In early computers, magnetic storage was also used for primary storage in a form of magnetic drum, or core memory, core rope memory, thin film memory, twistor memory or bubble memory. Also unlike today, magnetic tape was often used for secondary storage. Disk storage is a group of data storage mechanisms for computers; data are transferred to planar surfaces or disks for temporary or permanent storage. ... A floppy disk is a data storage device that is composed of a disk of thin, flexible (floppy) magnetic storage medium encased in a square or rectangular plastic shell. ... Typical hard drives of the mid-1990s. ... Magnetic tape has been used for data storage for over 50 years. ... The Magnetic Drum was invented by G. Taushek in 1932 in Austria. ... A 16×16 cm area core memory plane of 128×128 bits, i. ... Core rope memory is a form of read-only memory (ROM) for computers, first used by early NASA Mars probes and then in the Apollo Guidance Computer (AGC) designed by MIT and built by Raytheon. ... Thin film memory is a high-speed variation of core memory developed by Sperry Rand in a government-funded research project. ... Twistor is a form of computer memory, similar to core memory, formed by wrapping magnetic tape around a current-carrying wire. ... Bubble memory is a type of non-volatile computer memory that uses a thin film of a magnetic material to hold small magnetized areas, known as bubbles, which each store one bit of data. ...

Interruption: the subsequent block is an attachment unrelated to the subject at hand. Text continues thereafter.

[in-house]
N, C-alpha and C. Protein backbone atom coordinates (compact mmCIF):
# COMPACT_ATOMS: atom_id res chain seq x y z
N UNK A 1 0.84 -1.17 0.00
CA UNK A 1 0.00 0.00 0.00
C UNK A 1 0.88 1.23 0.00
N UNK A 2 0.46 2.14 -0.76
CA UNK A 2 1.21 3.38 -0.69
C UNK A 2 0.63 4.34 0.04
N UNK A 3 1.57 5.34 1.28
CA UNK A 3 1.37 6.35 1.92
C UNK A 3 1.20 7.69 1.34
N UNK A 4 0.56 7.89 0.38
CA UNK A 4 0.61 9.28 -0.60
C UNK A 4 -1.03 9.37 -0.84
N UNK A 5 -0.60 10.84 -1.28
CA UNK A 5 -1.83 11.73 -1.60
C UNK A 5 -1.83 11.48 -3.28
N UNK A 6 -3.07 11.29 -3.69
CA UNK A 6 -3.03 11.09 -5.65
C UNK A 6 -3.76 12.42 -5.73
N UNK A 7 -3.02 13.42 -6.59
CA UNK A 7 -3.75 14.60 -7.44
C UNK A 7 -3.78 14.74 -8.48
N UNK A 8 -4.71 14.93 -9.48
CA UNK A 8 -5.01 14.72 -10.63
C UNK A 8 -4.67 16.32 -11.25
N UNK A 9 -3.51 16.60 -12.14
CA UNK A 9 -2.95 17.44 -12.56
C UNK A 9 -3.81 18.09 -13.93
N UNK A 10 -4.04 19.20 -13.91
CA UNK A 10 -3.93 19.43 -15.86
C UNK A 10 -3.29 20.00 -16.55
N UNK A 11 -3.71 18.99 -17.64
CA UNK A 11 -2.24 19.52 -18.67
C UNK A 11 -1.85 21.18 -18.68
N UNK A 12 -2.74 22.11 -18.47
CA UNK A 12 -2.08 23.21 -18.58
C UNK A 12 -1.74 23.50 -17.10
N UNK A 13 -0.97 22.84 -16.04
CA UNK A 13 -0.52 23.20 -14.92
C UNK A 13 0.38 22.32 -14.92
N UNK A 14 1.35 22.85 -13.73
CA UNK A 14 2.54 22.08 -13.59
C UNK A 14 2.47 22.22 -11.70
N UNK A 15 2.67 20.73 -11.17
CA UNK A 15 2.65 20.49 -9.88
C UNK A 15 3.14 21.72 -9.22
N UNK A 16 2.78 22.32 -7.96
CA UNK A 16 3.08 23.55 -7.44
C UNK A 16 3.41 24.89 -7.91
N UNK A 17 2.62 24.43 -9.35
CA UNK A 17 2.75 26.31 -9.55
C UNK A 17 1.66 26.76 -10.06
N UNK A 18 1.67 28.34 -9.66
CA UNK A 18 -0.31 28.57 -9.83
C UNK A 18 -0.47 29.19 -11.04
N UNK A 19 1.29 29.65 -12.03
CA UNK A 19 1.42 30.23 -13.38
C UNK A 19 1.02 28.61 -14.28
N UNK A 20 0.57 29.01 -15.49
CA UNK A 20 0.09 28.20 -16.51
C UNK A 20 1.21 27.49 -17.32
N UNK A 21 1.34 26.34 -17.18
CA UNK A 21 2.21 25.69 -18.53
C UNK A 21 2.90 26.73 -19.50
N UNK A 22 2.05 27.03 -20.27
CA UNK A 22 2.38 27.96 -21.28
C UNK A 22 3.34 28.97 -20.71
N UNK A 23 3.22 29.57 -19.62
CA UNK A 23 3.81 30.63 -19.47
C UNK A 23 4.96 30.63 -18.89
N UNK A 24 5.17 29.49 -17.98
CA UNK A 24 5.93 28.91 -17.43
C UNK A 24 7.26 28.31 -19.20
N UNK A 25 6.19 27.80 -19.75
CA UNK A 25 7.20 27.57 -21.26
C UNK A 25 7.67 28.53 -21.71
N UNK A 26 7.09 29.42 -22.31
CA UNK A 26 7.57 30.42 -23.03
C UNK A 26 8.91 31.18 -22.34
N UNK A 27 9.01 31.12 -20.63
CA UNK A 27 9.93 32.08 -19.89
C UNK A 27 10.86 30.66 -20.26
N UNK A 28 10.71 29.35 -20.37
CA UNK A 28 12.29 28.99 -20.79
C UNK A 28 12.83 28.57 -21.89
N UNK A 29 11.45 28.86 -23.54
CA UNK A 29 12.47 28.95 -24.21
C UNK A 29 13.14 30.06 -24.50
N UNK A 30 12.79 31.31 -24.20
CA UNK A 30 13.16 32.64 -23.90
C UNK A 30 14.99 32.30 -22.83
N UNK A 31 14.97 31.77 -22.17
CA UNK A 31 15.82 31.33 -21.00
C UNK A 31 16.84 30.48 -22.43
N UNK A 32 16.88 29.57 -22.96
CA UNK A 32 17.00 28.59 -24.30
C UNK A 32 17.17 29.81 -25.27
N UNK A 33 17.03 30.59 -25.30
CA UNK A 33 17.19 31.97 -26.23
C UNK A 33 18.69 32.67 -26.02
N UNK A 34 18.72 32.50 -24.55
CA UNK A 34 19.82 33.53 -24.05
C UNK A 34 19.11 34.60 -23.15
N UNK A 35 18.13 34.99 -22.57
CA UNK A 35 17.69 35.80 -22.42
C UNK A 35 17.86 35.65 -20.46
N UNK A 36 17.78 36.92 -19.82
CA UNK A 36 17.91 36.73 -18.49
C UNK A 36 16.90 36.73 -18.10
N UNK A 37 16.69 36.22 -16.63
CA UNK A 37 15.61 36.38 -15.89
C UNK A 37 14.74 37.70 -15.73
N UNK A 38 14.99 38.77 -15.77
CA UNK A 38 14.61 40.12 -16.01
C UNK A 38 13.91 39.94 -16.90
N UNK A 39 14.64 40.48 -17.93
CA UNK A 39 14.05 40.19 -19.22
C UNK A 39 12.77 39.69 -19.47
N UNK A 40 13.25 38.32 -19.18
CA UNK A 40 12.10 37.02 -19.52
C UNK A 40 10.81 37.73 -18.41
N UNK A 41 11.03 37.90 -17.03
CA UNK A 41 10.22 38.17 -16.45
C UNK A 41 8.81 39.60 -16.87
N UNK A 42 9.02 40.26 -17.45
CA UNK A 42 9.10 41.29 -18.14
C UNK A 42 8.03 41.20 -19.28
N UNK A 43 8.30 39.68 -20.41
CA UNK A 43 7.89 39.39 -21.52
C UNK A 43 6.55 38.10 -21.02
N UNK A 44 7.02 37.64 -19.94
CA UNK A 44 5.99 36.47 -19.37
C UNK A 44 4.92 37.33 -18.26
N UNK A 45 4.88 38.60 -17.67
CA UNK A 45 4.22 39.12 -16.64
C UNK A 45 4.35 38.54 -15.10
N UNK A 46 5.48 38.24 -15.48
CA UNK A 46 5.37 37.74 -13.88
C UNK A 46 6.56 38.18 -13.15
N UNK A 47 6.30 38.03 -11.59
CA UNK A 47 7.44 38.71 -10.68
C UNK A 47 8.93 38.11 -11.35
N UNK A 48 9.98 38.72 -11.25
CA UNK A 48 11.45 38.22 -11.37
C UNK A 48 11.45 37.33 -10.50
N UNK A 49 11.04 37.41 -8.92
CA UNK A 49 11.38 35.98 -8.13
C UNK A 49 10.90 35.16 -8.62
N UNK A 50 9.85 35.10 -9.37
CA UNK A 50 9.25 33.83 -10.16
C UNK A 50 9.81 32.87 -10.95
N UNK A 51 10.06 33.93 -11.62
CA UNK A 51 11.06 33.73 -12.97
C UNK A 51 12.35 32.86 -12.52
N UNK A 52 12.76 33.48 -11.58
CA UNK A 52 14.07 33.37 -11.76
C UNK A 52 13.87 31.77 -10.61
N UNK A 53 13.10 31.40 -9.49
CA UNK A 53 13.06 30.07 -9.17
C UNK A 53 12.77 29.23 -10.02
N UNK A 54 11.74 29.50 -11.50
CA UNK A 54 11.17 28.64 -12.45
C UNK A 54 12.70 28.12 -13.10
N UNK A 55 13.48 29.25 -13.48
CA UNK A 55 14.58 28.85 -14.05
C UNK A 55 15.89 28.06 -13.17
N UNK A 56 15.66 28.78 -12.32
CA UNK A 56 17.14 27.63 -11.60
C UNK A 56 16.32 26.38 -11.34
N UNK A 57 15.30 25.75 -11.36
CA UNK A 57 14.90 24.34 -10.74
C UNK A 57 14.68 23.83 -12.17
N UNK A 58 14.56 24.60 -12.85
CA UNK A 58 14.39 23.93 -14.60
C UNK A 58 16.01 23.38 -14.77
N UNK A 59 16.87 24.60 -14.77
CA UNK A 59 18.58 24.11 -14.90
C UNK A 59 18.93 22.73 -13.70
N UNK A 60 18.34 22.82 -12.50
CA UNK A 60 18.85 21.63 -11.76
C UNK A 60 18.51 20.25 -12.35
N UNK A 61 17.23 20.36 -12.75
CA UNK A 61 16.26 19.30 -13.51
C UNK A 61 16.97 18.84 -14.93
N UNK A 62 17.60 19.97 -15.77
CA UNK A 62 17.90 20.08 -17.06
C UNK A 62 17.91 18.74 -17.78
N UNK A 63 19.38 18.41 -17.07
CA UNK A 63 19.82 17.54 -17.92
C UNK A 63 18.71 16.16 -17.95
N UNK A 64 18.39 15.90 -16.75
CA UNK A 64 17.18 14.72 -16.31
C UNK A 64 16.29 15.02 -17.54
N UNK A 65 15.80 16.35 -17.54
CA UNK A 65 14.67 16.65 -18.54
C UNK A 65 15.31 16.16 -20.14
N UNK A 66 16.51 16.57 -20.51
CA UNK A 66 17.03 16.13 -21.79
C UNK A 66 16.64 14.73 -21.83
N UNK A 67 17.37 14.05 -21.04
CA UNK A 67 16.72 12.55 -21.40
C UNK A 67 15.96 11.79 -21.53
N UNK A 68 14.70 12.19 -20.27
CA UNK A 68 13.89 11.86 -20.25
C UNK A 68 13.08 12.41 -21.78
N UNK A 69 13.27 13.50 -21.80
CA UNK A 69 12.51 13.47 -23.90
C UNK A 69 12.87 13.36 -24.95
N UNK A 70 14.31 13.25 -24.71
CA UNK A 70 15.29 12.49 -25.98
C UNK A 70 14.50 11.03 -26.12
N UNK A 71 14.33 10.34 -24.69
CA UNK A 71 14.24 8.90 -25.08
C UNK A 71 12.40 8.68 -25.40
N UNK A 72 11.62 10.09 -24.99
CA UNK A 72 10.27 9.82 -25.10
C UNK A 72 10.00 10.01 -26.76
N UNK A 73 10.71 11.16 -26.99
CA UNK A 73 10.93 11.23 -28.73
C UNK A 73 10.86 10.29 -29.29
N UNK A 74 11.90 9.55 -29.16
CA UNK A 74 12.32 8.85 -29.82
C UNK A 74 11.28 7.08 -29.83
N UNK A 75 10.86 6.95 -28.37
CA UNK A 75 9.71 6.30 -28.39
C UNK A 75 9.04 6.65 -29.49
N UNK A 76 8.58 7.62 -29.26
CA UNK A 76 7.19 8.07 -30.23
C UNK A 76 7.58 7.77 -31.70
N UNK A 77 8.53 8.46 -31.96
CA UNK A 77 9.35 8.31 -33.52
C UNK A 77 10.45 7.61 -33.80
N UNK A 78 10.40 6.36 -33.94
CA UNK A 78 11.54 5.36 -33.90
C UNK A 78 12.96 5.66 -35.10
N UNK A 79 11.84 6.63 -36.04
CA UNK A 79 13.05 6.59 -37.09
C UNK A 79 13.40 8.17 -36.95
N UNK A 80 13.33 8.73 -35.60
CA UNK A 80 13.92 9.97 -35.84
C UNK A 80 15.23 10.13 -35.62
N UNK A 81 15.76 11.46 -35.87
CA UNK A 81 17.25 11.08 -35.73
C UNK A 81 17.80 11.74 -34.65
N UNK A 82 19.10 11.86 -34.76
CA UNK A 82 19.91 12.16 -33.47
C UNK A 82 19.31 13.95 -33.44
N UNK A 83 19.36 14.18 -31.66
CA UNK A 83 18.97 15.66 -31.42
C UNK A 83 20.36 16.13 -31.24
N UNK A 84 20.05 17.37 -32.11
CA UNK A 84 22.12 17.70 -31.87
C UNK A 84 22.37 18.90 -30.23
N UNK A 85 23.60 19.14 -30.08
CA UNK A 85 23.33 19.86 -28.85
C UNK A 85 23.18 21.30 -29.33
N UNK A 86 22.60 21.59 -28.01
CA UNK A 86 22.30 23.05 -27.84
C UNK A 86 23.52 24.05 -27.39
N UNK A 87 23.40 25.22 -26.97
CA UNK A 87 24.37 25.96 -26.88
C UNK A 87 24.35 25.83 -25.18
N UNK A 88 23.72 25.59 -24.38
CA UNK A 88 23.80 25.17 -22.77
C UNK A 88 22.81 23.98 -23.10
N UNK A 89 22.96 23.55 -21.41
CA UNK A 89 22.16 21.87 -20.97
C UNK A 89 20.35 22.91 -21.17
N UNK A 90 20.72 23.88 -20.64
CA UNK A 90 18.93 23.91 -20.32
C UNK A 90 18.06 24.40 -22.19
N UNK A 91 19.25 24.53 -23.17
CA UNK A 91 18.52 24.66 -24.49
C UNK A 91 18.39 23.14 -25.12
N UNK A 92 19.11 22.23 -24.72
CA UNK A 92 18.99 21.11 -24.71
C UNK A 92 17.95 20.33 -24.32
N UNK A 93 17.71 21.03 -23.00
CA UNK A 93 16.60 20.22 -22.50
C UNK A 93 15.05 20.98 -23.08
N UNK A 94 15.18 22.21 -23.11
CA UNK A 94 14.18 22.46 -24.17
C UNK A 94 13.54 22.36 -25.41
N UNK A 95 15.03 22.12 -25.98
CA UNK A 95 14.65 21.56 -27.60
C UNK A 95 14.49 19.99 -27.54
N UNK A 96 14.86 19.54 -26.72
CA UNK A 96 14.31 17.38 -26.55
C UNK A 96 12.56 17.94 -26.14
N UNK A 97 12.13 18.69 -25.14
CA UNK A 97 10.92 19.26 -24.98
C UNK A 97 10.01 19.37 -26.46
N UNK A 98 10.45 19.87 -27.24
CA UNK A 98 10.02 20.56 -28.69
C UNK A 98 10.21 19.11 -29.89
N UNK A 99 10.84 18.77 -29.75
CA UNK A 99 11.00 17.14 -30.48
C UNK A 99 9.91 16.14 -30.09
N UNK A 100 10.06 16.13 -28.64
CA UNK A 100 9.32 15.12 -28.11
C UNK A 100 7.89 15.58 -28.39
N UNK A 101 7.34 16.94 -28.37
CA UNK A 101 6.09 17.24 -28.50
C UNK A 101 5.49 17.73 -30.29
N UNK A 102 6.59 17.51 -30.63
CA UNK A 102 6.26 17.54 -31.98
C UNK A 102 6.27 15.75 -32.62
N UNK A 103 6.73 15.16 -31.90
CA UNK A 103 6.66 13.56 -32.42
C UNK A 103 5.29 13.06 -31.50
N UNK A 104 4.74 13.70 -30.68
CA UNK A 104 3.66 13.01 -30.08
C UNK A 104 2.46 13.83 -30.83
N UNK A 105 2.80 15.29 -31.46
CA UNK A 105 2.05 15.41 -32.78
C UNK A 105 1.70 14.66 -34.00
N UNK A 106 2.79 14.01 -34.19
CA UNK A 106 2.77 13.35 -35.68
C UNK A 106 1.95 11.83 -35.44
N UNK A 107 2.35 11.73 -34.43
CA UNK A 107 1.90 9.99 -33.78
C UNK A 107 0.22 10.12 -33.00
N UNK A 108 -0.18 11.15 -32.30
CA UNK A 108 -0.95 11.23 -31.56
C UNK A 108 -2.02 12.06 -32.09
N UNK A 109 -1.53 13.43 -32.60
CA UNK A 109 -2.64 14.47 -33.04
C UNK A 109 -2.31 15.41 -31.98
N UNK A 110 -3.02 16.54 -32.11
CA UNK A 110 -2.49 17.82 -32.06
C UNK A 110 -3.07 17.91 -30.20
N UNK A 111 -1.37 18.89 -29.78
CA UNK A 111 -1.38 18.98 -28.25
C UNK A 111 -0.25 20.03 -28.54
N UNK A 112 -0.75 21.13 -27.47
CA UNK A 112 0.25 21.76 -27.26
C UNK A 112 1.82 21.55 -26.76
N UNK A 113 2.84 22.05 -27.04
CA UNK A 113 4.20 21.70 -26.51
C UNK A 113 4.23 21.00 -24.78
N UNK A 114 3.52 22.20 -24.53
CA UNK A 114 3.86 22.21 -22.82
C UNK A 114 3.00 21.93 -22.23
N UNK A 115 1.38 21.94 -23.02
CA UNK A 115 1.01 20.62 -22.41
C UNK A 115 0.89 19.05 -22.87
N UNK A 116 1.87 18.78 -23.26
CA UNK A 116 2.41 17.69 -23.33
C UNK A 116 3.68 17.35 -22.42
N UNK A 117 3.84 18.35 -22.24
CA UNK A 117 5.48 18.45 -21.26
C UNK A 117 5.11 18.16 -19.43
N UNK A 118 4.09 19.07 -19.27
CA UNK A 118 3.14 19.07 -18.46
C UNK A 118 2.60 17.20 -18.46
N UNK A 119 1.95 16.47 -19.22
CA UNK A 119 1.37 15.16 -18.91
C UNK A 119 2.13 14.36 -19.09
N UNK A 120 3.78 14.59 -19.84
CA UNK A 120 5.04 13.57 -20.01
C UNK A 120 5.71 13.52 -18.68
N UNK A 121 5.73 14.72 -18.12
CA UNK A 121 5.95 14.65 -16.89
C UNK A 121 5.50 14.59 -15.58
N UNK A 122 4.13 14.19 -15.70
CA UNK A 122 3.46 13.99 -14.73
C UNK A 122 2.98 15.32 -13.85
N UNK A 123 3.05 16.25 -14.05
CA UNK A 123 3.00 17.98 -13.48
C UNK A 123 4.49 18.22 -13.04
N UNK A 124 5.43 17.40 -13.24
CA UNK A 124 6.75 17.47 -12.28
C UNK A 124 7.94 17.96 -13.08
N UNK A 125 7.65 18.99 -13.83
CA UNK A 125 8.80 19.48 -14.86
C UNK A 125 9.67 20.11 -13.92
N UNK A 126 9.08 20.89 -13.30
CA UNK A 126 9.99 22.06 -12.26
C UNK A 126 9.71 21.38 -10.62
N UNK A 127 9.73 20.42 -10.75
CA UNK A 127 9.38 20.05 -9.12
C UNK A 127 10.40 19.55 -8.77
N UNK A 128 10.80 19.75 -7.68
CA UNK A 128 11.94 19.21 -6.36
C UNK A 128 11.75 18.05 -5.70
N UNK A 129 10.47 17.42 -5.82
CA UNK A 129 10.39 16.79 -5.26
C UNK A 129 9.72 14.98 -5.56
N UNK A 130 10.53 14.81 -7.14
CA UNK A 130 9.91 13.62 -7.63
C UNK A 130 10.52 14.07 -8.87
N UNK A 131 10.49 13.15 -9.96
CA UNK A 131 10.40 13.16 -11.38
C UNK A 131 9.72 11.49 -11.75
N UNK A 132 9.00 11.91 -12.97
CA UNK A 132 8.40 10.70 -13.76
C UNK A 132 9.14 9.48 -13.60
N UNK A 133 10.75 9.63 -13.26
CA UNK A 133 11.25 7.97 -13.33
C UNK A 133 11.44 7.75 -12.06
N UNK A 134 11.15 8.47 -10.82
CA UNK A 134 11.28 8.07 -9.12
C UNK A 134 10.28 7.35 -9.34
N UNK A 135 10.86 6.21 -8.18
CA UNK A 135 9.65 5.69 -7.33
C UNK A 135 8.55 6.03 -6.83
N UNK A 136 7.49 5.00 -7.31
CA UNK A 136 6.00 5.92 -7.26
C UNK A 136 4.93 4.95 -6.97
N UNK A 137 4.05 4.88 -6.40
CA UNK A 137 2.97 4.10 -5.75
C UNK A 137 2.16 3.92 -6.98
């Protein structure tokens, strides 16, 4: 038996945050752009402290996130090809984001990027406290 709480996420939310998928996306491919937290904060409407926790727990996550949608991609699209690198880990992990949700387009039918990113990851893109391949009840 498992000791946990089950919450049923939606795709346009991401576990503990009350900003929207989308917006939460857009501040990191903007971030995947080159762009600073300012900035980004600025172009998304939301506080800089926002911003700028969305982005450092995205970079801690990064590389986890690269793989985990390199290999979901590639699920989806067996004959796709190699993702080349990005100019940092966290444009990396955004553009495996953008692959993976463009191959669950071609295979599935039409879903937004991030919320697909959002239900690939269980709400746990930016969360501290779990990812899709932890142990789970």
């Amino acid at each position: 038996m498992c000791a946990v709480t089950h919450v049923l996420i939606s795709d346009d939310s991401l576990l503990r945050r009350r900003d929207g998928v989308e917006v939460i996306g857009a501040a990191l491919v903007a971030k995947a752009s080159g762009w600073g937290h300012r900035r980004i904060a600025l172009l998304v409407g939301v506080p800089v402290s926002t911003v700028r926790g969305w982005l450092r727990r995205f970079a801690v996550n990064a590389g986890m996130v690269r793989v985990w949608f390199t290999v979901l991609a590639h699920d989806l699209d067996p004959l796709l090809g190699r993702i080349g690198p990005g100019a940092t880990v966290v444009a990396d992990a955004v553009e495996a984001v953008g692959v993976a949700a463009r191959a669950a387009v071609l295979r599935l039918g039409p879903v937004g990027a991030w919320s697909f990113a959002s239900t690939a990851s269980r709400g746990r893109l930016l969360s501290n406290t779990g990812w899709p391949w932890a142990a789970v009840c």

Semiconductor storage

Semiconductor memory uses semiconductor-based integrated circuits to store information. A semiconductor memory chip may contain millions of tiny transistors or capacitors. Both volatile and non-volatile forms of semiconductor memory exist. In modern computers, primary storage almost exclusively consists of dynamic volatile semiconductor memory or dynamic random access memory. Since the turn of the century, a type of non-volatile semiconductor memory known as flash memory has steadily gained share as off-line storage for home computers. Non-volatile semiconductor memory is also used for secondary storage in various advanced electronic devices and specialized computers. Semiconductor memory is a generic term referring to any computer storage method implemented on a semiconductor-based integrated circuit. ... A semiconductor is a fuckin solid whose electrical conductivity is in between that of a metal and that of an insulator, and can be controlled over a wide range, either permanently or dynamically. ... Integrated circuit of Atmel Diopsis 740 System on Chip showing memory blocks, logic and input/output pads around the periphery Microchips with a transparent window, showing the integrated circuit inside. ... Assorted discrete transistors A transistor is a semiconductor device, commonly used as an amplifier or an electrically controlled switch. ... Capacitors: SMD ceramic at top left; SMD tantalum at bottom left; through-hole tantalum at top right; through-hole electrolytic at bottom right. ... Dynamic random access memory (DRAM) is a type of random access memory that stores each bit of data in a separate capacitor within an integrated circuit. ... A USB flash drive. ...


Optical disc storage

Optical disc storage uses tiny pits etched on the surface of a circular disc to store information, and reads this information by illuminating the surface with a laser diode and observing the reflection. Optical disc storage is non-volatile and sequential access. The following forms are currently in common use: The optical lens of a compact disc drive. ... A packaged laser diode with penny for scale. ...